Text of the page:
>Given a matrix describing a set of lines, I want to find the vertices of the
>polyhedron defined by that matrix. More to the point, I want to find all
>the intersections of the lines (they do not necessarly form a polyhedron).
This is the convex hull problem in disguise.
I'm going to assume two things. (1) The polygon you want is the one
containing the origin. [A set of n lines defines about n^2/2 different
polygons.] (2) None of the lines actually passes thorough the origin.
[Otherwise, just move all the lines by the same (small) amount.] In
other words, in addition to specifying the lines, you also have to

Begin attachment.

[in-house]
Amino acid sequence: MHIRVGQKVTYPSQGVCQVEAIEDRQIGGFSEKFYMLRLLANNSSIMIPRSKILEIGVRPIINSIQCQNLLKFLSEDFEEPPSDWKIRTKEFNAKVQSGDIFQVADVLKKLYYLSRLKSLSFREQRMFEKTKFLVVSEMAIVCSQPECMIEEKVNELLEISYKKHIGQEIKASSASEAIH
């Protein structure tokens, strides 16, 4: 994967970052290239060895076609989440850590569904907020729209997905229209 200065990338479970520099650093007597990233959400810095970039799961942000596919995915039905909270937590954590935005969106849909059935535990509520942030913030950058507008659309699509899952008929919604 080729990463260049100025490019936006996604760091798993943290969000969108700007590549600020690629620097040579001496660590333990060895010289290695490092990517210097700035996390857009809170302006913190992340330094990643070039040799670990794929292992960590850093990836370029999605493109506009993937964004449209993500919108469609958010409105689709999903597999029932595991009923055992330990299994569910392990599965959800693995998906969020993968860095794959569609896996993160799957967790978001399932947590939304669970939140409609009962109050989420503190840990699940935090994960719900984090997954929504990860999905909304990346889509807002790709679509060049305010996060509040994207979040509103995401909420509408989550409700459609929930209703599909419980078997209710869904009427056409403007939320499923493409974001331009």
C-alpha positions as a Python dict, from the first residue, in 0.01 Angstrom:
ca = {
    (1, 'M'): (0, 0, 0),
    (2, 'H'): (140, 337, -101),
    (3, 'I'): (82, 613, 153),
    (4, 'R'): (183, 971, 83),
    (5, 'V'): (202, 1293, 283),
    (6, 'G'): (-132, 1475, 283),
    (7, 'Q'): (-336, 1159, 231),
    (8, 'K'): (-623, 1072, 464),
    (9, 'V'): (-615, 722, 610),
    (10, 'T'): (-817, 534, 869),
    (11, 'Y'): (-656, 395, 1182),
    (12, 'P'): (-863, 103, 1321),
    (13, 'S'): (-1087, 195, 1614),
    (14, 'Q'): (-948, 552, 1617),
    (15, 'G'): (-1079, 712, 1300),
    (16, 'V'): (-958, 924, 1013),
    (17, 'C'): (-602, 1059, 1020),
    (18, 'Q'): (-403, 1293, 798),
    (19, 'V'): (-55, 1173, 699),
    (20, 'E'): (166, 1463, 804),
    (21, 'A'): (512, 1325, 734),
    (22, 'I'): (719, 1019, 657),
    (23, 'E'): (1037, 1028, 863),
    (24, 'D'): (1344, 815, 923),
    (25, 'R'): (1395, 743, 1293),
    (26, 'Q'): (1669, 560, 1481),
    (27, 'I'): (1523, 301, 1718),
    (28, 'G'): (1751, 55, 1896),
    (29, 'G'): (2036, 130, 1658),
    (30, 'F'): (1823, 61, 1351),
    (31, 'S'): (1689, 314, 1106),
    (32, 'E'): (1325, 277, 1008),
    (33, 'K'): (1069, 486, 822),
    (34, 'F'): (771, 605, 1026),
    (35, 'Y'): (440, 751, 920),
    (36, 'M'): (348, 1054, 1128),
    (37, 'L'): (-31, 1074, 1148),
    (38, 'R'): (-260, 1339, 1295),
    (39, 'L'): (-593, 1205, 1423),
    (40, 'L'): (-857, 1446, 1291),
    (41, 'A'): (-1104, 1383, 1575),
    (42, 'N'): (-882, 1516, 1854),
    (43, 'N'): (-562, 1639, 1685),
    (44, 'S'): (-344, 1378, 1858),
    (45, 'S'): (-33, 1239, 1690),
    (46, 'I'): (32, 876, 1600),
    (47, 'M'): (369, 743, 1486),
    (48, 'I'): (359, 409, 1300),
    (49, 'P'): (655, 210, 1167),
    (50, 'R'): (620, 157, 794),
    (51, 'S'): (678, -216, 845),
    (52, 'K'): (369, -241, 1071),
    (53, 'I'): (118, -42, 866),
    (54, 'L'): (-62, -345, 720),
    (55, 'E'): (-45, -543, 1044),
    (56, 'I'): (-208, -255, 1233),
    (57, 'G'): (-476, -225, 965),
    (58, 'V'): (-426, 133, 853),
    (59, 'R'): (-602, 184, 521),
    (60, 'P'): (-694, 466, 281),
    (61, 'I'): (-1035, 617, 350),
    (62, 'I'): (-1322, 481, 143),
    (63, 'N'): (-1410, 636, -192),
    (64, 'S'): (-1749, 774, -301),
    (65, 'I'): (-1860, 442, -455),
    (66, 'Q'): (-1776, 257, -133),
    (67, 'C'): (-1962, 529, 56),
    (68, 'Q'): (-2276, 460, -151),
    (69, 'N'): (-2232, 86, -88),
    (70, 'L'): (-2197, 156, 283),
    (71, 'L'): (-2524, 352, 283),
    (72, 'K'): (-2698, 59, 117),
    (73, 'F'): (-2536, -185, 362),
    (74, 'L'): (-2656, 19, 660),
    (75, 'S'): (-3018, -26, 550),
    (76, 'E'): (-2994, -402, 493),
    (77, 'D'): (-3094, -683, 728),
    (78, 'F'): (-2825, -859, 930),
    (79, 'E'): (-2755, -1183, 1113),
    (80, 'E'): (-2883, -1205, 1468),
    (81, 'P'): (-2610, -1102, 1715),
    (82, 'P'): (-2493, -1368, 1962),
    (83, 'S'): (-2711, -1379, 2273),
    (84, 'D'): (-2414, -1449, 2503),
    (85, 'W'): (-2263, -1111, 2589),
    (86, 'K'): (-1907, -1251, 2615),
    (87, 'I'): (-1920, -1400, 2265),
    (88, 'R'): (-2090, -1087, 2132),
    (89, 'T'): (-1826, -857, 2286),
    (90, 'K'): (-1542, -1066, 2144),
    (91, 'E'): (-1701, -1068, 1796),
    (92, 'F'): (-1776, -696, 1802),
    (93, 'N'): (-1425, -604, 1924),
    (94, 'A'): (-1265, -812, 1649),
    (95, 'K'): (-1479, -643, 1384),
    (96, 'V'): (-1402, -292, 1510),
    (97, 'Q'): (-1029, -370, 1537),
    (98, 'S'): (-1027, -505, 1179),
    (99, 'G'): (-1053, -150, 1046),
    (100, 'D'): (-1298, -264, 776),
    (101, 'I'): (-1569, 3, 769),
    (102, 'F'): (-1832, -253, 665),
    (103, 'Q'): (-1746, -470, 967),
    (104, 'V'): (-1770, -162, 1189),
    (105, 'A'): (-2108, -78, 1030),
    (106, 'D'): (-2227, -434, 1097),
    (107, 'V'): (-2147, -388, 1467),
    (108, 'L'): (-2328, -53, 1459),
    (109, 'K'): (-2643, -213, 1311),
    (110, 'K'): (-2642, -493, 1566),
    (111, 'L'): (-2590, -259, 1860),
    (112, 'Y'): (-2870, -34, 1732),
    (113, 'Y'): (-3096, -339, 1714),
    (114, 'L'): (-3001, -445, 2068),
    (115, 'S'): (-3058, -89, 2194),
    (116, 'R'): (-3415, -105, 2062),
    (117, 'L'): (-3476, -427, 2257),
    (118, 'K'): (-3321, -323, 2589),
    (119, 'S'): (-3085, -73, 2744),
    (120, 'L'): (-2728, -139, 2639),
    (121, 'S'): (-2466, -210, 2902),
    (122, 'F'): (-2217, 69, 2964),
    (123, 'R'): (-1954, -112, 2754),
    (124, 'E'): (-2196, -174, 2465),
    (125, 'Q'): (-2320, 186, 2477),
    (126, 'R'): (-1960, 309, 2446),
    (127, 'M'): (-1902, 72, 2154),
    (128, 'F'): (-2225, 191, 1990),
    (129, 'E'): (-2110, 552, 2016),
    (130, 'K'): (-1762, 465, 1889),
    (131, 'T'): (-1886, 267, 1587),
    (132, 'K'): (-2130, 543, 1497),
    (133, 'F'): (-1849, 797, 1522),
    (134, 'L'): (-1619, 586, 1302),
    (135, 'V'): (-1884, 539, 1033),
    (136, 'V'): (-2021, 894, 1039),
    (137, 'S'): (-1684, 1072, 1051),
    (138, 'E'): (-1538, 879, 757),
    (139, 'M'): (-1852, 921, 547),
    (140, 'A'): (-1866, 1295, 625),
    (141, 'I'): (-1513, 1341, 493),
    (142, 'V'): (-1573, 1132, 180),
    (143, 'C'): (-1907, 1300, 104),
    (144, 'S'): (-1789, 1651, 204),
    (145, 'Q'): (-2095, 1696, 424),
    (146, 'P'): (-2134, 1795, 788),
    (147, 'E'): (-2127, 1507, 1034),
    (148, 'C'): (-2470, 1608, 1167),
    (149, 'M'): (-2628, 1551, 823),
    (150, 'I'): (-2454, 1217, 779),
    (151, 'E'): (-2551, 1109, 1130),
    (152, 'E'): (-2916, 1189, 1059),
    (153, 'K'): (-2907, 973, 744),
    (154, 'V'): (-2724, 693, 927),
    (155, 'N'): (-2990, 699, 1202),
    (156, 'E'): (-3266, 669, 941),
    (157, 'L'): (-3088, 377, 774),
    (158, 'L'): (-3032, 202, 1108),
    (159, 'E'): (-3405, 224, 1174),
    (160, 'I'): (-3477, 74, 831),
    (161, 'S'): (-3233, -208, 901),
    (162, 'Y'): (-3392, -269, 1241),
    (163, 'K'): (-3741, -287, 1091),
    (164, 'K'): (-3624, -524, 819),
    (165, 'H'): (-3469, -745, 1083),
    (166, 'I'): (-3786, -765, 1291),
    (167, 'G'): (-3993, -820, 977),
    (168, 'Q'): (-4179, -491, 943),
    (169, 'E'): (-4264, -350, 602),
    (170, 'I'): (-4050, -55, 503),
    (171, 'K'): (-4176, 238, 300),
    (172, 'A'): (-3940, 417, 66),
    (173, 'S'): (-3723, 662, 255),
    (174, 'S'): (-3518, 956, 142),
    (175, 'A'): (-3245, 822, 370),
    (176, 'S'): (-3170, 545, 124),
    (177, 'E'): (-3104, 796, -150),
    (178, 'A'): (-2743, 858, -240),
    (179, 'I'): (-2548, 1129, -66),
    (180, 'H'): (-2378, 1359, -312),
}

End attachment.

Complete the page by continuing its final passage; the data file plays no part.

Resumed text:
specify one point in the interior of the polygon you want, and I'm
assuming that this point is the origin (0,0).
For each line ax+by=c, write down its "dual" point (a/c, b/c).
Construct the convex hull of these dual points AND THE ORIGIN. (This is
a technical point to deal with the case where the ansewr is unbounded.
If the polygon you want is bounded, the origin will be in the interior
of the convex hull.) Each edge of this dual convex hull is bounded by a
line of the form ex+fy=g, and its dual point (e/g, f/g) is a vertex of
the polygon you want.
Now all you need is a convex hull algorithm. See the FAQ, or Joe
O'Rourke's textbook "Computational Geometry in C". Joe's textbook also
talks about point-line duality.
Jeff Erickson Center for Geometric Computing